LATEST ADDITIONS

Thomas J. Norton Posted: Mar 29, 2001 0 comments

The slow march toward that new digital broadcast standard has brought us a small but rapidly swelling flow of new DTV widescreen televisions—far better sets than anything the average consumer has ever seen before. These TVs are still very much high-end products, but despite their cost, sales are increasing at a steady rate.

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Michael Fremer Posted: Mar 29, 2001 0 comments

"The world's most advanced Home Theater Receiver" is Denon's claim for the AVR-5800, and, now that I've spent a few months with it, they'll get no arguments from me. It's the world's first 7.1-channel receiver with DTS-ES Discrete 6.1, DTS-ES Matrix 6.1, DTS Neo:6, THX surround EX, Dolby Digital 5.1, and Dolby Pro Logic. It's like one of those new cruise ships that more closely resembles a floating city. What Denon has managed to pack into its large, sleek, heavy black hull (at 62 lbs, it's the most massive I've seen) is remarkable in terms of both versatility and performance. Denon's marketing manager, David Birch-Jones, proclaims the AVR-5800 to be "Without question the finest A/V receiver ever created." But are "most advanced" and "finest" necessarily the same thing? We'll have to dig deeper to find out.

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HT Staff Posted: Mar 29, 2001 0 comments
Let's face it. The bottom octaves don't convey much information. Neither music nor dialog has any real need for ultra low bass, but no movie fan would argue that it doesn't make a huge difference in the impact and realism of a film.
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HT Staff Posted: Mar 29, 2001 0 comments
Twenty-five years of research and development by Canada's Energy Speaker Systems have culminated in the company's new Veritas series loudspeakers. Refinements have been made in every aspect of their design, from driver materials and cabinet construction to power handling and dispersion.
Fred Manteghian Posted: Mar 29, 2001 0 comments

Only three years after their debut, the prices of budget DVD players have dropped below $200. That paltry sum wouldn't even cover the Connecticut sales tax on the Theta David II. If you're already seeing red, come back next month, when I'll undoubtedly review something that won't have you gagging as if a Chinese pepper has gone down the wrong pipe. On the other hand, if you've always wondered why caviar from the Caspian goes for more than the Rhode Island variety, stick around.

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Dan Yakir Posted: Mar 25, 2001 0 comments

C<I>andace Hilligoss, Sidney Berger, Frances Feist, Art Ellison, Stan Levitt, Herk Harvey. Directed by Herk Harvey. Aspect ratio: 4:3 (full-screen). Dolby Digital mono. 78 minutes (original version), 83 minutes (director's cut). 1962. Criterion Collection 63. NR. $39.95.</I>

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Jon Iverson Posted: Mar 25, 2001 0 comments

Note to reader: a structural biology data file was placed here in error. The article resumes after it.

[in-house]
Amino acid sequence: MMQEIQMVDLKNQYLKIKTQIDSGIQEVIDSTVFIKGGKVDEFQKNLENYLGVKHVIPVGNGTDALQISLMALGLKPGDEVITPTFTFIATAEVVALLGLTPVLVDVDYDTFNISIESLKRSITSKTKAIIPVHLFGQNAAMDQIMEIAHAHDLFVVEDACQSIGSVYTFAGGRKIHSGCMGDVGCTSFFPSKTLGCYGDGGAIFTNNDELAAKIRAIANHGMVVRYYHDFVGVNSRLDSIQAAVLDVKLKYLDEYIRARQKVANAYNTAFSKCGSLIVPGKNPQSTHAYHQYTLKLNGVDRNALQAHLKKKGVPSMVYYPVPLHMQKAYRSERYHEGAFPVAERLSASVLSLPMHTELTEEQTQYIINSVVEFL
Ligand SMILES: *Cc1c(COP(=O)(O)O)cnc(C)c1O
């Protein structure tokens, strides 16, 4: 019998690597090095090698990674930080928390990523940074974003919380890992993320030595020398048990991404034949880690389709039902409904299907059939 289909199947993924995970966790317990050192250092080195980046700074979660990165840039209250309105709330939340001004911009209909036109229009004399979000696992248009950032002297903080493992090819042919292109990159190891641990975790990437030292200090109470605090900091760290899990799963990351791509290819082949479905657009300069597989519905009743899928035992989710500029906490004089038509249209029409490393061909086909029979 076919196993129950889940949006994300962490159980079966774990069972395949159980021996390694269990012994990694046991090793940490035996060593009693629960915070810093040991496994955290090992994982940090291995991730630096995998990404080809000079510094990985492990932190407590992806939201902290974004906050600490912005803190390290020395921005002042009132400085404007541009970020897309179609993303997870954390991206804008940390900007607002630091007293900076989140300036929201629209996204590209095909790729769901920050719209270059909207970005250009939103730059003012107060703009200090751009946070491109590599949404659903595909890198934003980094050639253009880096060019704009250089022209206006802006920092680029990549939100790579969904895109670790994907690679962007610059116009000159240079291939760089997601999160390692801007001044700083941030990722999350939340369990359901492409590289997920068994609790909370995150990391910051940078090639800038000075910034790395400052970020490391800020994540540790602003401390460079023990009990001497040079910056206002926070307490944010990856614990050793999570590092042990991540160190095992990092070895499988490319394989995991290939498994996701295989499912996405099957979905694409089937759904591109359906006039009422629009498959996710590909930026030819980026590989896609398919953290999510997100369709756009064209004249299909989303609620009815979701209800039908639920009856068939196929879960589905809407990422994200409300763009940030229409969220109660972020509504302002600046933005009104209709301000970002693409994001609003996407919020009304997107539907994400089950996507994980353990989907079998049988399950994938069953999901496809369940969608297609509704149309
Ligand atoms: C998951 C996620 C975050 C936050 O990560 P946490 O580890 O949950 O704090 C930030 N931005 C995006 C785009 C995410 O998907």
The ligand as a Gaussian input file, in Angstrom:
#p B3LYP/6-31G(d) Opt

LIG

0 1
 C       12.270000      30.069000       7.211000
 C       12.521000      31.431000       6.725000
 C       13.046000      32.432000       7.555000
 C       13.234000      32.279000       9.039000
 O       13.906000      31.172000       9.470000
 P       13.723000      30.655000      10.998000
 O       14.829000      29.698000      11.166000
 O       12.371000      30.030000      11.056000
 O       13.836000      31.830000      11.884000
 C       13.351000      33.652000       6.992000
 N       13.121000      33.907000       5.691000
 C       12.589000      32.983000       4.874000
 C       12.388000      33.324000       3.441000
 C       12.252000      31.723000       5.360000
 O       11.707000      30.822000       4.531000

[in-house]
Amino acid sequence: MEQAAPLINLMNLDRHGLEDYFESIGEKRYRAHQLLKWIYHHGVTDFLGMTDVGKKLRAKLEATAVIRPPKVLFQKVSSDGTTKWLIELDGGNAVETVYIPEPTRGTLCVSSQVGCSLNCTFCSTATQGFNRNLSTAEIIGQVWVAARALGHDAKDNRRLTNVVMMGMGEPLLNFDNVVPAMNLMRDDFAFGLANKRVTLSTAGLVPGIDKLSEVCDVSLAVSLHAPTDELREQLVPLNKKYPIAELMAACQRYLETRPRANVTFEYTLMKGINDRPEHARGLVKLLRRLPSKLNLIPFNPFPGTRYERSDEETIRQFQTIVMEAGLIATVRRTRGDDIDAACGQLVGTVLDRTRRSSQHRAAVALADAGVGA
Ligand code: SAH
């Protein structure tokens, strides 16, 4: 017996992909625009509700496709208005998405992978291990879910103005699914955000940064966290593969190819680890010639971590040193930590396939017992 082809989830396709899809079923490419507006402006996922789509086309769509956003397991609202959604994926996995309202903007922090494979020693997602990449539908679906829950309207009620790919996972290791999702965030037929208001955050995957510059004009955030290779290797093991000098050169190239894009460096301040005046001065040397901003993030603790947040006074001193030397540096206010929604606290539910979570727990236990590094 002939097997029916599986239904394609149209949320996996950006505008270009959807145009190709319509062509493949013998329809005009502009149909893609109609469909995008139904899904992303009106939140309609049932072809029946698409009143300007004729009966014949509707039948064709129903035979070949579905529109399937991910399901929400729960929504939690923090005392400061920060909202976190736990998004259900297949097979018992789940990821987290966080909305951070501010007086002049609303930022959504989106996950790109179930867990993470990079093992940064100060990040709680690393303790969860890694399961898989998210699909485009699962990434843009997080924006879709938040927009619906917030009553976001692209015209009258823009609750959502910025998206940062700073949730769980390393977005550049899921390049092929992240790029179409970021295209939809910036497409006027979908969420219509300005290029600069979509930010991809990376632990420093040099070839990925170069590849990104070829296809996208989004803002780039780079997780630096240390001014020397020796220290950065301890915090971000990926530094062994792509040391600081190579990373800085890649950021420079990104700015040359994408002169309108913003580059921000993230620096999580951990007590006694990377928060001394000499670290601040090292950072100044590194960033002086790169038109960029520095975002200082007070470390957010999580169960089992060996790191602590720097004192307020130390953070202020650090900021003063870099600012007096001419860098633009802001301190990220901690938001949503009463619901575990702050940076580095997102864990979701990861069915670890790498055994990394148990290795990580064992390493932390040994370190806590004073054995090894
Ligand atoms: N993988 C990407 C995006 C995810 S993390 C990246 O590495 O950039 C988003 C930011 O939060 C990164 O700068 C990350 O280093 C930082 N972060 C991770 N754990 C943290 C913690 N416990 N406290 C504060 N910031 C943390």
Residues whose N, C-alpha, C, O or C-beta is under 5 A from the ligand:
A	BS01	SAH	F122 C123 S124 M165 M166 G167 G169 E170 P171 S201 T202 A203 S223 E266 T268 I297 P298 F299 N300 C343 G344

Flat screen fans will be pleased to hear that, last week, <A HREF="http://www.plasmavision.com">Fujitsu</A> announced that it is lowering the suggested retail prices on its PDS-4222 and PDS-4214 Plasmavision Slimscreen 42-inch widescreen plasma display monitors. Effective immediately, the suggested retail price for the PDS-4222 has been reduced from $13,999 to $9999, while the PDS-4214's suggested retail price has been reduced from $9999 to $7999.

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Posted: Mar 25, 2001 0 comments

Audio and video retailer <A HREF="http://www.tweeter.com/">Tweeter Home Entertainment Group</A> announced last week that it has reached an agreement in principle to acquire Big Screen City, located in the greater San Diego and Temecula, CA areas. Big Screen City is a four-store specialty consumer electronics retailer with annual sales over $15 million, and has been in business in the San Diego market for 20 years. The companies say that they expect to complete the transaction on or about May 1, 2001.

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Posted: Mar 25, 2001 0 comments

Last week, the <A HREF="http://www.hrrc.org">Home Recording Rights Coalition</A> (HRRC) issued a statement condemning the encryption of terrestrial broadcast television programming, which the organization says will threaten established home recording rights. The HRRC made its comments in a letter sent to Federal Communications Commission (FCC) Chairman Michael Powell in response to issues raised in a letter sent to Chairman Powell last week from members of Congress. In its letter, the HRRC expressed concerns that television programming producers may decide to provide content only to channels with strong copy protections.

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Gary Frisch Posted: Mar 18, 2001 0 comments

R<I>ichard Carlson, Julie Adams, Richard Denning, Antonia Moreno. Directed by Jack Arnold. Aspect ratio: 4:3 (full-screen). Dolby Digital 2.0. 80 minutes. 1954. Universal Home Video 20760. NR. $29.98.</I>

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